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Thursday, May 20, 2010

Discourse 178 The Victory of Buhari

Monday Discourse (178)

The Victory of Buhari

Exactly a week ago, on Monday 20 December, 2004, the Presidential Election Petition Tribunal sitting in Abuja gave a nullification verdict to the petition of the ANPP candidate in the last election. On the surface, the president and the presidency, the PDP and their supporters may consider it a success. They must be pleased with the judgement for, in spite of Buhari’s resolve to appeal to the Supreme Court, the success of Obasanjo at the tribunal is most likely to be upheld by the highest court of the land. Moreover, by the time the Supreme Court gives its verdict, it may be few months left for the second tenure of Obasanjo to expire.
When examined closely, however, his performance in politics so far will reveal a contrary fact, that he is a loser only by the short yardstick of cheating and conspiracy. Using the standard yardstick of principles of freedom, social justice and democracy, Buhari comes out as the winner in the struggle for the establishment of democracy and social justice in our society.
To begin with, I am compelled to salute the courage of Buhari for coming forward and challenging Obasanjo and the PDP who were then insulting our collective conscience by claiming that Nigeria is inept of producing a presidential material that could compete with Obasanjo. Indeed there were many presidential materials but most of them declined to contest for the fear that the President and the ruling party were more inclined to fraud than transparency. By their permutation, incumbency alone accounts for 60% of victory in a developing country like ours. To them contesting election is all about winning; and there was no point in one wasting his resources and energy as well as risk his reputation and life through fighting an already predetermined battle.
Buhari made the sacrifice of calling Obasanjo’s bluff; he joined politics and proved that a population of 120 million people in a Third World country that is ranked then as the second most corrupt in the world could still bear people that are ready to fight for the universal values of social justice.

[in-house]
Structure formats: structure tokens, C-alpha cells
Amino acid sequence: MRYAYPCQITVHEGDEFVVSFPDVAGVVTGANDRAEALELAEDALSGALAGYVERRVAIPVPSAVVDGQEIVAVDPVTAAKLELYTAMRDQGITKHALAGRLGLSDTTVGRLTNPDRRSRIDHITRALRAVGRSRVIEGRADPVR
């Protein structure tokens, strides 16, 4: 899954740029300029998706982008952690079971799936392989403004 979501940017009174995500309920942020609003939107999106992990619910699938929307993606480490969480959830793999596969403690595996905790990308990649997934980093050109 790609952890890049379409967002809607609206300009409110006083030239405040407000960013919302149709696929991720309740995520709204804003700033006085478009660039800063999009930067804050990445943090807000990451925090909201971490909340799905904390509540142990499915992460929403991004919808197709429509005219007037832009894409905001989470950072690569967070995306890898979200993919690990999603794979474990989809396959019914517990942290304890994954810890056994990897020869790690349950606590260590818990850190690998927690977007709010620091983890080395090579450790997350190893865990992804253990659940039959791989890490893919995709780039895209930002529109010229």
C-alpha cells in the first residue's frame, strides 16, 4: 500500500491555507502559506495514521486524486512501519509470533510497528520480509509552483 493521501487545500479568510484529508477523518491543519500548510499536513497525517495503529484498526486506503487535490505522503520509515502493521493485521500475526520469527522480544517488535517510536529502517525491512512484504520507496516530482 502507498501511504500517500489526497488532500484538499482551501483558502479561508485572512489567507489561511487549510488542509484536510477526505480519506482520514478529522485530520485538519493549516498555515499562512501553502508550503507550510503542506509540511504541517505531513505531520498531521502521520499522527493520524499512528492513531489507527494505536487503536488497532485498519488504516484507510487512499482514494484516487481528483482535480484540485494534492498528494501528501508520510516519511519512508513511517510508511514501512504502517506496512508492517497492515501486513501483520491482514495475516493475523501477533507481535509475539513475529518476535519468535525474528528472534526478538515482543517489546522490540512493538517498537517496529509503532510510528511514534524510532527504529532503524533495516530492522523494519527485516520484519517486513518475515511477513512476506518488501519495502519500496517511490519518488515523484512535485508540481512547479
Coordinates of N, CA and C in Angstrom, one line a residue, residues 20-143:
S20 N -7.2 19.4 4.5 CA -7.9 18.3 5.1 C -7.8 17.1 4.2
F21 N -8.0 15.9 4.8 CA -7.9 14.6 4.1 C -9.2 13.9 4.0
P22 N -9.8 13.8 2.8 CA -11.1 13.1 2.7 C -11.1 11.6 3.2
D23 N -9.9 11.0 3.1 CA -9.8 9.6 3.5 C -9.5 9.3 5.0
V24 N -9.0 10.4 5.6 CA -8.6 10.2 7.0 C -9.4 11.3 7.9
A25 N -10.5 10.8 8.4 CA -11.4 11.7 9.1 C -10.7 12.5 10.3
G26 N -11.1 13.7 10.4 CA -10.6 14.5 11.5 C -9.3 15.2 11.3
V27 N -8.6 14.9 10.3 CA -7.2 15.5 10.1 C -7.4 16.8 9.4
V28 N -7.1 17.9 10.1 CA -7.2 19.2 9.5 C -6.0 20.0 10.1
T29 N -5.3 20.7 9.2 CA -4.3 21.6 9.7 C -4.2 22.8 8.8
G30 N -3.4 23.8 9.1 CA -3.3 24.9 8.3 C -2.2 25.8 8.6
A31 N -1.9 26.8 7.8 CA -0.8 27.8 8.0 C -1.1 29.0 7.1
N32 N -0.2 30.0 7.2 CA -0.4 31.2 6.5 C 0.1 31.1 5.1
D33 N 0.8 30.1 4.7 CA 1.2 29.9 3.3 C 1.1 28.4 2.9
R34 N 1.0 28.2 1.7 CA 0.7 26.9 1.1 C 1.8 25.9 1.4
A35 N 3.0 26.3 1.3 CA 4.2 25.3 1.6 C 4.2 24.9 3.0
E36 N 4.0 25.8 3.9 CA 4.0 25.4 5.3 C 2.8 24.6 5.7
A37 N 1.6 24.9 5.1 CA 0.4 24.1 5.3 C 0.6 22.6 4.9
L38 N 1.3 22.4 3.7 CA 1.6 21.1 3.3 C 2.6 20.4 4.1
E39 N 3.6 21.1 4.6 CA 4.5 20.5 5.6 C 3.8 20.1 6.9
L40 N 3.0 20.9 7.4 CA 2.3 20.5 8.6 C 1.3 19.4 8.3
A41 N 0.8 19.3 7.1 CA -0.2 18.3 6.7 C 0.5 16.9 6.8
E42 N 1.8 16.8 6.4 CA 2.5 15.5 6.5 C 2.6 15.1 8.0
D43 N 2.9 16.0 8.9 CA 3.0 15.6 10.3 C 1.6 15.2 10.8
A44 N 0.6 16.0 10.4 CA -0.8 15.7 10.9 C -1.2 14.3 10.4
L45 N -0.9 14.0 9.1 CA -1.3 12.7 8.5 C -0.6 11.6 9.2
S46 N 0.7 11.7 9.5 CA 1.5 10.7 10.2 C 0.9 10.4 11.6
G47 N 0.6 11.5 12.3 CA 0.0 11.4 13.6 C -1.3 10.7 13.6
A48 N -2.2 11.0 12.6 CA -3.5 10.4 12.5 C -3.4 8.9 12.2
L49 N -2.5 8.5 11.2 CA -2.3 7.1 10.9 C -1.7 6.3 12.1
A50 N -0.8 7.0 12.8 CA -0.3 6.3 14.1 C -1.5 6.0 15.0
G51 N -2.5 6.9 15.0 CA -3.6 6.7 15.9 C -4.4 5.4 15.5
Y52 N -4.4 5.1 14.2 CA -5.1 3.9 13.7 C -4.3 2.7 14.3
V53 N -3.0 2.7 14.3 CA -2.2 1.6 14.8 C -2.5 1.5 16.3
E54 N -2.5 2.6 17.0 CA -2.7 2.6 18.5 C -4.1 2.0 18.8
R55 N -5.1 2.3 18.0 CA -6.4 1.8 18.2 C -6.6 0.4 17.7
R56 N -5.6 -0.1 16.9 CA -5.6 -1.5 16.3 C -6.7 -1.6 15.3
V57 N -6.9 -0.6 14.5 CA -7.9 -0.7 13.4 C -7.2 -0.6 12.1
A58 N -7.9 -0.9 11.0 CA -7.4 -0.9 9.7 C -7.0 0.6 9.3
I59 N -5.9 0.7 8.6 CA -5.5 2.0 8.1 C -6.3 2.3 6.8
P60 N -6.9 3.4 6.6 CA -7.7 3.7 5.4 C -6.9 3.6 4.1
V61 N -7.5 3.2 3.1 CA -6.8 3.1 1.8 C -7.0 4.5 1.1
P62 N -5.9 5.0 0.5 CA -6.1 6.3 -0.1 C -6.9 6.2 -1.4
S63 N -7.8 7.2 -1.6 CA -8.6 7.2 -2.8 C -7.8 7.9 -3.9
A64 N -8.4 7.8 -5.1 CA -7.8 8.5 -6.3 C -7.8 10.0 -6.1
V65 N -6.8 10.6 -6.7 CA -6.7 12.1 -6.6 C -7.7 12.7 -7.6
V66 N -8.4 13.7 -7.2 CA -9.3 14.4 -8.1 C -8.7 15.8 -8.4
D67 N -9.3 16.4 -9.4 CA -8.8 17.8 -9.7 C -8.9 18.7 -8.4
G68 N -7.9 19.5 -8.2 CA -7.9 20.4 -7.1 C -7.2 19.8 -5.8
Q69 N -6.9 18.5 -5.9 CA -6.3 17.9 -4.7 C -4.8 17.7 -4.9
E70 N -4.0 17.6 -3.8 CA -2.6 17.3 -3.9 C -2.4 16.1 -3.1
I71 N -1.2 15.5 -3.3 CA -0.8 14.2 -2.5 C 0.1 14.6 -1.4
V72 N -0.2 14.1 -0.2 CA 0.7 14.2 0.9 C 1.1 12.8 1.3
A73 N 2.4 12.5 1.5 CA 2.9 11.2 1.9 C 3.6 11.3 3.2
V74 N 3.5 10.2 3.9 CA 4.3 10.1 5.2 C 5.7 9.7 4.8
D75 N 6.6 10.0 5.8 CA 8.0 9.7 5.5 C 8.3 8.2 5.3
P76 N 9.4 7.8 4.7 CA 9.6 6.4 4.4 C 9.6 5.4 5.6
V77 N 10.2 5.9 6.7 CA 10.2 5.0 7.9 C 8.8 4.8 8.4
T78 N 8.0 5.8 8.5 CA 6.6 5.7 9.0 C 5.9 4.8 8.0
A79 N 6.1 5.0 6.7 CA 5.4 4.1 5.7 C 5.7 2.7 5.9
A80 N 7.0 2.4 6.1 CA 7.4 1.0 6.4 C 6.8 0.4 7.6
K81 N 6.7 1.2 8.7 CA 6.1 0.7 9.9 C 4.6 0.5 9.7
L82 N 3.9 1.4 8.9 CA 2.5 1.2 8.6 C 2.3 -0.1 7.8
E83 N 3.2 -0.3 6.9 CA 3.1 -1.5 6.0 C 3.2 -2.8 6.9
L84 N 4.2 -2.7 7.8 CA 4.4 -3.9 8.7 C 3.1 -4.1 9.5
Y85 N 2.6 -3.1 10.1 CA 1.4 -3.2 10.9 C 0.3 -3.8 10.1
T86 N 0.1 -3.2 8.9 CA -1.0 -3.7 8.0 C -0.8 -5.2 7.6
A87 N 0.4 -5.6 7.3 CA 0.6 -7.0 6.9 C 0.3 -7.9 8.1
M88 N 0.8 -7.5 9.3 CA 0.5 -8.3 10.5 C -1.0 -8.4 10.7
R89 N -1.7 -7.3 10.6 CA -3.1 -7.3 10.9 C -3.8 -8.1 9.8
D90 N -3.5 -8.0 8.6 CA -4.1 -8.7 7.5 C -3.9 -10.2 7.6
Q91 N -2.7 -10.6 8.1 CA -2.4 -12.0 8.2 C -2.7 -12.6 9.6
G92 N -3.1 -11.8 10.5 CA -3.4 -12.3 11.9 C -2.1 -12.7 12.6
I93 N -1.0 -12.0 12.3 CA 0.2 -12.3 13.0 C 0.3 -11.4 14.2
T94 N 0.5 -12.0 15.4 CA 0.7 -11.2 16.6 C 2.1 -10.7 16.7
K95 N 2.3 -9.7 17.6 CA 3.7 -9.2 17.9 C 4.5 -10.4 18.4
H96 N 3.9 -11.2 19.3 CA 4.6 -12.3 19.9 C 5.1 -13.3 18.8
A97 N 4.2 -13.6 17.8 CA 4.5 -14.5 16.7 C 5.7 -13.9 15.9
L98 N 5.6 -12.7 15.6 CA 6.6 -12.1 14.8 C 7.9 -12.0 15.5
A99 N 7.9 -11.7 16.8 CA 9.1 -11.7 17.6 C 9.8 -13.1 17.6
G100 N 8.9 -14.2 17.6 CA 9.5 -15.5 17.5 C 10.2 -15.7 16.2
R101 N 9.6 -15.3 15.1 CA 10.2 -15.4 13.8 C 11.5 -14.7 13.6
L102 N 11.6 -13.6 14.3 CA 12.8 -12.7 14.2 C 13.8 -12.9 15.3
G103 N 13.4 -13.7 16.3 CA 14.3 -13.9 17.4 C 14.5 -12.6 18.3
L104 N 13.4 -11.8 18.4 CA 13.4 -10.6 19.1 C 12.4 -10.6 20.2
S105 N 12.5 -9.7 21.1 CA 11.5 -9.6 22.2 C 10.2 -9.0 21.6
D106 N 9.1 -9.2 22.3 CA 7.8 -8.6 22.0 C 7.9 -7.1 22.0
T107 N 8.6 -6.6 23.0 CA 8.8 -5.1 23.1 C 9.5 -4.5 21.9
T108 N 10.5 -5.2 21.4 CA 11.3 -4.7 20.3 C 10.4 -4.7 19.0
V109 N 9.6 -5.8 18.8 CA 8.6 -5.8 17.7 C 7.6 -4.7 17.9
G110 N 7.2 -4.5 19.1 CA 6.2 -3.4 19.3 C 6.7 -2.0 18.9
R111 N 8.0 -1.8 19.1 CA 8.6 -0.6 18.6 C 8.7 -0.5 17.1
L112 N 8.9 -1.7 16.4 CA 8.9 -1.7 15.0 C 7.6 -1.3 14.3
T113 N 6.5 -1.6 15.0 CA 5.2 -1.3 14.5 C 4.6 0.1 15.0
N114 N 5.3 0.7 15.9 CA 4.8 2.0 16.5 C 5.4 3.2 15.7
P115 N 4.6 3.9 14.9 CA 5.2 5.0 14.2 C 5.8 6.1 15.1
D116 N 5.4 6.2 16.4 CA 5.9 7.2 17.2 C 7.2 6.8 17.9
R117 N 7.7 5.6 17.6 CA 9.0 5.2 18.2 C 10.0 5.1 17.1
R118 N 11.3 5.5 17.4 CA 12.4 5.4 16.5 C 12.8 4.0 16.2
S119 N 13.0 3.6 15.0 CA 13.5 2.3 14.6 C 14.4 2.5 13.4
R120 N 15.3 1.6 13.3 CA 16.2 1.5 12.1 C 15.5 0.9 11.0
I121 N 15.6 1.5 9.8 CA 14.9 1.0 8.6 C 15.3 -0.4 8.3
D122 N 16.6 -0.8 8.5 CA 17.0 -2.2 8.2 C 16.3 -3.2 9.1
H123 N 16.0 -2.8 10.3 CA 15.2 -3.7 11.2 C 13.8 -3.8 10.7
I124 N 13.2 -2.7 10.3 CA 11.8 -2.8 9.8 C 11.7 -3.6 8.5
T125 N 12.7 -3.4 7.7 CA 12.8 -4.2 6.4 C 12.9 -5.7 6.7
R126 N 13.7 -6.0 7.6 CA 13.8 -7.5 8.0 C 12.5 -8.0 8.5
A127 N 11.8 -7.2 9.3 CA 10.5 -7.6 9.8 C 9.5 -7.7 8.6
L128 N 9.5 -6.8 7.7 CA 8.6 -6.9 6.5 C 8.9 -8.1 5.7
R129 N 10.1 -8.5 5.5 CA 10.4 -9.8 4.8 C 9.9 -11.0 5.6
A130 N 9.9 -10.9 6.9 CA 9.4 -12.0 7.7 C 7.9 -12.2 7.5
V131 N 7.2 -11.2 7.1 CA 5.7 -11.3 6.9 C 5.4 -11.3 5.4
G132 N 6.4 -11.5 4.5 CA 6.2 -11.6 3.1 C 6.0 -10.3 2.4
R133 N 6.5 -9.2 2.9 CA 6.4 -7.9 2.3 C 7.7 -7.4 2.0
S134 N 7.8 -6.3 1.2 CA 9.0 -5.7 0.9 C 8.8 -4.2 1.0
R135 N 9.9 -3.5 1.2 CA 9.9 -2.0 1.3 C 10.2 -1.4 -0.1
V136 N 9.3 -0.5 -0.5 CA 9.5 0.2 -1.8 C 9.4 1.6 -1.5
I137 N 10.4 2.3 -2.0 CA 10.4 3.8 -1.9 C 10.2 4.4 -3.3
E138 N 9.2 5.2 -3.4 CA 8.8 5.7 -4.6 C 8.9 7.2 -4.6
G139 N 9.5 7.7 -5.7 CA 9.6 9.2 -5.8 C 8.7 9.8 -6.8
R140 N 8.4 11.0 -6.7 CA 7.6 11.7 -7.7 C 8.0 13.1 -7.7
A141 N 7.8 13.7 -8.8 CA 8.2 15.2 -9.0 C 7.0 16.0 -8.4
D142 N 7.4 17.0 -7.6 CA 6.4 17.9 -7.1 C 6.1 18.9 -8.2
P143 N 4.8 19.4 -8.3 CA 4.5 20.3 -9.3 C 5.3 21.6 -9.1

There were apprehensions on the part of Buhari’s supporters regarding his ability to effectively navigate the turbulent waters of Nigerian politics given his history as a former military Head of State, his almost puritanical stand regarding governance, and his misquoted statements on Shariah. The waters did indeed prove turbulent: there were criticisms from the press, as expected and mostly sponsored by the government or informed by ethnic chauvinism or religious bigotry, that his regime had poor human rights records and did not all it could to impede the freedom of the press. The elite who are living on the pervasive culture of corruption joined the wagon of calculated condemnation and mischievous scepticism. Religious bodies and clerics, as their habitual duty in history, did their best to indoctrinate their followers that they are better of with one of their own, ‘the devil they know’ rather than a person they considered an advocate of Shariah. Moreover, he was not in good terms with the personalities who are regarded as the ‘gods’ of Nigerian politics. Finally, to make things worse, he is not known to be blessed the billions of treasury loot which many other ex-generals have amassed and which he would have used to buy the electorate. How could he then contest elections in Nigeria without incumbency, godfathers and money?
Majority of analysts, on the basis of these facts, despite after witnessing the crowds of thousands who flooded his tour throughout the country did not believe that he could even win the primaries of his party. So, winning the primaries was the first battle and he won decisively, purely on the merit of his grassroots popularity, though the Presidency did its best to scuttle the convention and use the ANPP governors and some aspirants to manipulate its outcome. From the day he won the primaries of his party, the challenge became real to the ruling party and the presidency in particular. The comfort that none could challenge Obasanjo was immediately abandoned for the unsettling nocturnal hours of conspiracy and evil design.